Pancreas
Exocrine tumors
Ductal adenocarcinoma, NOS (not otherwise specified)

Author: Wei Chen, M.D., Ph.D. (see Authors page)
Editorial Board Member Review: Raul S. Gonzalez, M.D.

Revised: 23 October 2017, last major update October 2017

Copyright: (c) 2003-2017, PathologyOutlines.com, Inc.

PubMed Search: Ductal adenocarcinoma [title] pancreas
Cite this page: Chen, W. Ductal adenocarcinoma, NOS. PathologyOutlines.com website. http://www.pathologyoutlines.com/topic/pancreasductal.html. Accessed November 22nd, 2017.
Definition / general
Essential features
Terminology
  • Also called tubular adenocarcinoma, usual ductal adenocarcinoma (UDA)
ICD-10 coding
Epidemiology
Sites
  • Head of the pancreas: 60% - 70%; body: 5 - 15%; tail: 10 - 15%
  • Head tumors: 50% have distention of biliary tree and progressive jaundice; 85% have extension beyond pancreas at diagnosis
  • Body / tail tumors: typically larger at diagnosis since these tumors do not cause symptoms until late; 25% have peripheral venous thrombi; metastases common
  • Rarely arises from heterotopic pancreatic tissue in the gastrointestinal tract
Pathophysiology
Etiology
  • Risk factors: smoking, alcohol abuse (particularly in African Americans), obesity, high intake of dietary saturated fat, chronic pancreatitis, diabetes
  • Hereditary syndromes: Peutz-Jeghers syndrome, hereditary pancreatitis, familial atypical multiple mole melanoma (FAMMM), familial pancreatic cancer, Lynch syndrome, familial breast cancer and other Fanconi anemia genes, familial adenomatous polyposis / FAP (Bosman: WHO Classification of Tumours of the Digestive System, 4th Edition, 2010)
Clinical features
  • Back pain, weight loss, malaise, jaundice, diabetes mellitus
  • Trousseau sign: migratory thrombophlebitis in 10% due to tumor or tumor necrosis producing platelet aggregating factors and procoagulants; causes arterial and venous thrombi
  • Coexisting pancreatitis 10%
  • Metastases:
    • Local lymph nodes (microscopic metastases found in 75% with T1 / T2 disease)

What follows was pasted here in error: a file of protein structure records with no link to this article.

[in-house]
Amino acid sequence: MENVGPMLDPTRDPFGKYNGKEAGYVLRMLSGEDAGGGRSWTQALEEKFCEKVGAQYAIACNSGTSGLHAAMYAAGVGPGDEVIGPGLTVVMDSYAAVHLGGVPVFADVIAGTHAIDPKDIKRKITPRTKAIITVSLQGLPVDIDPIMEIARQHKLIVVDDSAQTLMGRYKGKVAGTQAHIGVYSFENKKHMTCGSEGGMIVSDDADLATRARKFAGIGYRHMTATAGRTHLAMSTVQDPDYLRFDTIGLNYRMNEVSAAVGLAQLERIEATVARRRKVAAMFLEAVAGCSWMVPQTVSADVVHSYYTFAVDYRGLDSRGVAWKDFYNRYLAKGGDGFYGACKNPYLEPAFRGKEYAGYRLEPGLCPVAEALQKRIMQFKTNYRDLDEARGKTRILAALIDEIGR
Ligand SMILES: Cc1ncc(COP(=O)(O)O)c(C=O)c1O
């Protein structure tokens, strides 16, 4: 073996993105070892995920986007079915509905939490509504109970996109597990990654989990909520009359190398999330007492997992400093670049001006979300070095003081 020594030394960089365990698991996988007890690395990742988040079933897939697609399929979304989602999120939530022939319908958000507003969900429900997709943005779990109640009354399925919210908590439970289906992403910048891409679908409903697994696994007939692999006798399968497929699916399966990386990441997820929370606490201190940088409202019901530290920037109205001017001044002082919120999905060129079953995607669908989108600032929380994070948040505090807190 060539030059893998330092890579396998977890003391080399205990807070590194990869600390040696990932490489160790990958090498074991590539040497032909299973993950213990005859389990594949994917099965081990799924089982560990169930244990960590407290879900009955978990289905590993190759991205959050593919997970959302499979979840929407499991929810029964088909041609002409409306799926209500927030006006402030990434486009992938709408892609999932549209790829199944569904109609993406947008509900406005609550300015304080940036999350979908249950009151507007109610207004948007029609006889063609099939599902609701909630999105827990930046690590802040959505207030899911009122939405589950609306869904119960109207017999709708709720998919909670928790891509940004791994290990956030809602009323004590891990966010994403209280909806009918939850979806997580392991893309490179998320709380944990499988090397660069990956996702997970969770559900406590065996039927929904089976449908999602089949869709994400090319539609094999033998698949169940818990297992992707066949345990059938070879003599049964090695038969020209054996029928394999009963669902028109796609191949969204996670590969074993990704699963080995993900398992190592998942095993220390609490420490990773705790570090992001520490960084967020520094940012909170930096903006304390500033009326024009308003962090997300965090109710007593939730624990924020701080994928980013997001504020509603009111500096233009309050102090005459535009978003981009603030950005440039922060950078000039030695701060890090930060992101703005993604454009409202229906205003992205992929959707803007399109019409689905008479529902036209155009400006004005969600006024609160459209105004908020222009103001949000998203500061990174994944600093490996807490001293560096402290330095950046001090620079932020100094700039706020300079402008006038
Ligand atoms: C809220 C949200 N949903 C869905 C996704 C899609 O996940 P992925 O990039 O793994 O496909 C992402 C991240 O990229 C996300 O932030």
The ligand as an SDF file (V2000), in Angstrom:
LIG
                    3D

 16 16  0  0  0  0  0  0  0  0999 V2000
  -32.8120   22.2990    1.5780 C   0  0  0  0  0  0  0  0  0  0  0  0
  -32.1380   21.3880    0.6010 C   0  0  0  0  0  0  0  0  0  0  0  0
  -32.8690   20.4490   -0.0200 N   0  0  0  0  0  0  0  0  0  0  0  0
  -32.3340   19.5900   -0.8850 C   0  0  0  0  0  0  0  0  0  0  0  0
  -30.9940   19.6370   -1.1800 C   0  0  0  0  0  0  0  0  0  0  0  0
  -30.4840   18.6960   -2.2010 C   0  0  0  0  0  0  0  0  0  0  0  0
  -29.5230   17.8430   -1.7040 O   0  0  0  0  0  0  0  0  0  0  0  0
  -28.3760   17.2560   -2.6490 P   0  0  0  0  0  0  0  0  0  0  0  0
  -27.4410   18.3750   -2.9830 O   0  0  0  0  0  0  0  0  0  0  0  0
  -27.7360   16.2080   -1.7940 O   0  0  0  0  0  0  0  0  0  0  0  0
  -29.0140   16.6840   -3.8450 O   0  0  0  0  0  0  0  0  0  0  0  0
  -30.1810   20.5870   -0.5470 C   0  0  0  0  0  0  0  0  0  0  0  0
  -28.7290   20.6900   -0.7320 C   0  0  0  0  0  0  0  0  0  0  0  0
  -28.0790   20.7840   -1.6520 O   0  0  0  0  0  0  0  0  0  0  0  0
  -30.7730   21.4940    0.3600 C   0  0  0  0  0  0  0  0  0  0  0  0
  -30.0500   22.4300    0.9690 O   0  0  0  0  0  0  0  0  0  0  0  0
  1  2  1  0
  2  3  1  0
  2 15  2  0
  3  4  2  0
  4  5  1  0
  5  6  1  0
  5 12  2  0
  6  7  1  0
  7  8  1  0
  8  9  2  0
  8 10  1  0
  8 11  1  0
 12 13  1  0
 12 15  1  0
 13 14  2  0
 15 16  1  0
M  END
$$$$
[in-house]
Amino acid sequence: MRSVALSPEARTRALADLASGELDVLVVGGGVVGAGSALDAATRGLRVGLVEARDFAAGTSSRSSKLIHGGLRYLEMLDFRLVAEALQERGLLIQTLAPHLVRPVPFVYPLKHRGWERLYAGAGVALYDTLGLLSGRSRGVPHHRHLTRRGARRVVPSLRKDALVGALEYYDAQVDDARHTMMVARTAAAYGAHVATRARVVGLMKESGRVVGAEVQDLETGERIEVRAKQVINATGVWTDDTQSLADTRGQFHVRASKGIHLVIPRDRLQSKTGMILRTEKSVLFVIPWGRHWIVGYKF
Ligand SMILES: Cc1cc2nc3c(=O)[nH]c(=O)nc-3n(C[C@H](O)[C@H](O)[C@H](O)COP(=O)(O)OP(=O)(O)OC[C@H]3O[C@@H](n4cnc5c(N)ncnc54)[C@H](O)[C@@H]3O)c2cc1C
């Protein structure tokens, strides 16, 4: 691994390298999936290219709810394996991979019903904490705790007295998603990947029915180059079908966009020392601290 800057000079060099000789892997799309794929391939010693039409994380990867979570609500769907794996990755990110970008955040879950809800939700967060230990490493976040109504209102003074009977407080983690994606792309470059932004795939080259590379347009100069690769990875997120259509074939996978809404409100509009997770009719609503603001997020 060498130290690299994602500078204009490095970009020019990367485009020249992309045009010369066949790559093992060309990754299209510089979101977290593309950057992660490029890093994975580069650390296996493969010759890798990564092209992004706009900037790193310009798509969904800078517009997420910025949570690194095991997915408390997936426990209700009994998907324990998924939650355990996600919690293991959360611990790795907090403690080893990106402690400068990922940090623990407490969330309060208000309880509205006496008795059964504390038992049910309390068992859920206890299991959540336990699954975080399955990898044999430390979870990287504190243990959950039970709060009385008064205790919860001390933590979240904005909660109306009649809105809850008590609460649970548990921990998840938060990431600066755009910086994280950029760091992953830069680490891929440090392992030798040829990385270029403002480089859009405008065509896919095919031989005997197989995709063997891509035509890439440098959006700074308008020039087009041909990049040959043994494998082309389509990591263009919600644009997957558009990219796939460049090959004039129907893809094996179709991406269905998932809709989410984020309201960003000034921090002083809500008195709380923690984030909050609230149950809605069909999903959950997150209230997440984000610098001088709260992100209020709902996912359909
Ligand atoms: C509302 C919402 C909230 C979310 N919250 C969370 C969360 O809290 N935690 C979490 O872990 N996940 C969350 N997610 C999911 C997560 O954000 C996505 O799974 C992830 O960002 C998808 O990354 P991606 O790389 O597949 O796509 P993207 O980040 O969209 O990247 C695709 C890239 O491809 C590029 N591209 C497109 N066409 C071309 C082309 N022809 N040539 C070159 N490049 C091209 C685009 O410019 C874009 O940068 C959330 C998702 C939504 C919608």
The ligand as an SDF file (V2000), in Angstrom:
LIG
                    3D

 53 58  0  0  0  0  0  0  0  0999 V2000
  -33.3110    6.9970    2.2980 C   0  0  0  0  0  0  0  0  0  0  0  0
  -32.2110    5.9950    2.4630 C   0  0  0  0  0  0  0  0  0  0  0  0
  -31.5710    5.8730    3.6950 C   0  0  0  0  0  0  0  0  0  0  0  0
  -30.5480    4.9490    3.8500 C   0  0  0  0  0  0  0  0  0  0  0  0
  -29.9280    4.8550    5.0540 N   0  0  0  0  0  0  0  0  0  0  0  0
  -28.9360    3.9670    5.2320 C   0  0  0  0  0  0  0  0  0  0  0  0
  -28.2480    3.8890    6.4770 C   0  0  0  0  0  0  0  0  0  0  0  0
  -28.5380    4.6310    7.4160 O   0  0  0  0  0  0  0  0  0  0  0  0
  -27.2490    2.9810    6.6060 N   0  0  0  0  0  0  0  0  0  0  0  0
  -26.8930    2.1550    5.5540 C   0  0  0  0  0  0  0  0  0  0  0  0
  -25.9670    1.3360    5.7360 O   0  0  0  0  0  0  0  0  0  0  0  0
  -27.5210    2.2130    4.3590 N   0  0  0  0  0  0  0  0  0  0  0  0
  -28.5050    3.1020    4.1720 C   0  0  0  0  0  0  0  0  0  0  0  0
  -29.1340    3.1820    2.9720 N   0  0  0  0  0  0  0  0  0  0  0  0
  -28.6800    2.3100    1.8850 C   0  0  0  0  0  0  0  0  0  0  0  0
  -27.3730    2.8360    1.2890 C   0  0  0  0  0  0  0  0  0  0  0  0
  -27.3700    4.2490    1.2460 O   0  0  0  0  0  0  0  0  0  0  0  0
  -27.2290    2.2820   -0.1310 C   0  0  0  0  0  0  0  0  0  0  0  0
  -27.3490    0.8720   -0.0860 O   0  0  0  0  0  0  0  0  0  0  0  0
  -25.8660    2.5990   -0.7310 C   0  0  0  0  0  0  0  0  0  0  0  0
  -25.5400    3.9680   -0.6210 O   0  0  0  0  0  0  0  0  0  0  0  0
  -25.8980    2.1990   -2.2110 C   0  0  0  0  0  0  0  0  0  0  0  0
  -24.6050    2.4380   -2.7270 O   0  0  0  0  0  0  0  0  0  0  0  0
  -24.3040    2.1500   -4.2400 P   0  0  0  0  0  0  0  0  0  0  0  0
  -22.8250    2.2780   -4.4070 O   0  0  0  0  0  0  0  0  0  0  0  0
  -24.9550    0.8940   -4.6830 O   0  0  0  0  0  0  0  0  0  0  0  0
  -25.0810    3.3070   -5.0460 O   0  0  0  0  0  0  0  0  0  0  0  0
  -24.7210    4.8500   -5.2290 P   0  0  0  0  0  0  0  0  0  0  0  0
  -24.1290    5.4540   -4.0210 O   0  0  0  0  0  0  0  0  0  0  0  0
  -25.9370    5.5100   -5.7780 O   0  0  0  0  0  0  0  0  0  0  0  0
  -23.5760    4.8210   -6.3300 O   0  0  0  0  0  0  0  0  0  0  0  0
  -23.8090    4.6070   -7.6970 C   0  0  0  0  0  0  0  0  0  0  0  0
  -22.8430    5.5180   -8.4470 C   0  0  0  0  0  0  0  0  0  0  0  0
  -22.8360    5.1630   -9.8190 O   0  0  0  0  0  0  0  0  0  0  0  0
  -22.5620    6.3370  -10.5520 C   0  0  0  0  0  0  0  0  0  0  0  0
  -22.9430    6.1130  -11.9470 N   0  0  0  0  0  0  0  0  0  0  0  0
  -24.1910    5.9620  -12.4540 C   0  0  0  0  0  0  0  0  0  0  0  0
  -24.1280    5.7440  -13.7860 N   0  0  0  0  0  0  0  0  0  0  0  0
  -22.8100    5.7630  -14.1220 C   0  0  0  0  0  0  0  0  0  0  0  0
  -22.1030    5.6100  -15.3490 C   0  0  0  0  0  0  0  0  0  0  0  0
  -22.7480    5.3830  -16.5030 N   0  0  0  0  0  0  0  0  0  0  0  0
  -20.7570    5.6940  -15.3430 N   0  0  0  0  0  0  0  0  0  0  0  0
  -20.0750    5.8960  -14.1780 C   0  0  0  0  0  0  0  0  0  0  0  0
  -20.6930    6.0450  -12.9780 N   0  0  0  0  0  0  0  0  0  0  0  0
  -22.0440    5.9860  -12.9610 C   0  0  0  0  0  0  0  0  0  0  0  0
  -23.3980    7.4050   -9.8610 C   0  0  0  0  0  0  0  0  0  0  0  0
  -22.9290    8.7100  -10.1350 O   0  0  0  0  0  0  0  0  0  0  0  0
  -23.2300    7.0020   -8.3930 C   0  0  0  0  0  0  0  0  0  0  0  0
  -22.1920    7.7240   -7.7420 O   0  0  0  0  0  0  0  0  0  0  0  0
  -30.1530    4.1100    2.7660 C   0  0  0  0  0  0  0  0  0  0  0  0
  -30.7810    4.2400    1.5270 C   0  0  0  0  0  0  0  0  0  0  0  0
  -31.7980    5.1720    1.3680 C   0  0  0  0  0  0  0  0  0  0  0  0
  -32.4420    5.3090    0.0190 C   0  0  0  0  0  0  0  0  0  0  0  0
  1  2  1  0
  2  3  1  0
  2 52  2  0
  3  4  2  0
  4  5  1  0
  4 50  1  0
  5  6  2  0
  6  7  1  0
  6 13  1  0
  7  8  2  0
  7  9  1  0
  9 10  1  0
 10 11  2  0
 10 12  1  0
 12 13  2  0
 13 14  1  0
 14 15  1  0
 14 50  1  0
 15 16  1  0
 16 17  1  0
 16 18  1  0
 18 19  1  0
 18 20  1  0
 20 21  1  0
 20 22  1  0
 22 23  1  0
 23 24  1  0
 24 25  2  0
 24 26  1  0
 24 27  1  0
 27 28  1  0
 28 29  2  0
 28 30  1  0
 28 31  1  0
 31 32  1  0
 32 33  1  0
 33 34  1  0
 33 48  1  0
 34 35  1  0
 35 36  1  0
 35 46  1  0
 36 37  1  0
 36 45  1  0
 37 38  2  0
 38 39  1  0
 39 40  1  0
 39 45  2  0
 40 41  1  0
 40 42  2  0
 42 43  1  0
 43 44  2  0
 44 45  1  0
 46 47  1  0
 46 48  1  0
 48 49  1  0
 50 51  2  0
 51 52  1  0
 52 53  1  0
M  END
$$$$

• Liver, lung, peritoneum, adrenal, bone, distal nodes
    • Supraclavicular node metastasis may be presenting symptom
    • Tumor may track along biopsy needle path
    • Metastases to ovary may simulate primary mucinous ovarian tumors (Am J Surg Pathol 1989;13:748)
Diagnosis
  • Preoperative / pretreatment by endoscopic ultrasound guided fine needle aspiration (EUS-FNA)
  • Surgical resection specimen
Laboratory
  • Serum tests: CA19-9, CEA
Radiology description
  • Hypodense mass on CT imaging in 92% of cases
  • “Double duct” sign (dilation of both the biliary and pancreatic ducts) in pancreatic head mass
Prognostic factors
Treatment
  • Most (85%) tumors are not amenable to curable surgery
  • For head / periampullary tumors: Whipple resection (subtotal pancreaticoduodenectomy), perioperative mortality ~ 2%
  • For body / tail tumors: distal pancreatectomy
  • Resect retroperitoneal nerves and nodes if stage I / II to reduce local recurrence
  • Palliative treatment includes bypass operations, chemotherapy (gemcitabine) and radiation therapy
Gross description
  • White gray, sclerotic, poorly defined mass
  • > 75% of ductal adenocarcinoma are solid tumors
  • 25% of head tumors extend to duodenal wall
  • If advanced, may be difficult to determine site of origin between pancreas, ampulla and common bile duct
  • 20% have multiple tumors
Gross images

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Various images

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Differential diagnosis

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Complete obstruction

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Large solid tumor in tail



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1.5 cm infiltrating
adenocarcinoma within
head of pancreas
Microscopic (histologic) description
  • Infiltrating well to poorly formed glandular / ductal structures surrounded by remarkably desmoplastic stroma
  • Mucin production is specific for ductal origin vs. acinar or neuroendocrine differentiation
  • Perineural invasion present in 90%, typically with better differentiated glands
  • Angiolymphatic invasion in 50%; vacular invasion may mimic PanIN (Am J Surg Pathol 2012;36:235)
  • Well differentiated: pink apical band composed of mucin granules, may appear benign but has irregular shape and distribution; desmoplasia, marked nuclear pleomorphism with nucleoli, loss of polarity, mitotic figures
  • Moderately to poorly differentiated: seen in most tumors; abortive tubular structures, deeply infiltrative growth pattern, frequent mitosis, irregular and abortive mucin production
  • TNM histologic grading system, recommended by College of American Pathologists, is based on the extent of glandular differentiation: G1=well differentiated, ( > 95% tumor composed of glands), G2=moderately differentiated (50 - 95% glands), G3=poorly differentiated ( < 49 glands), G4=no or minimal differentiation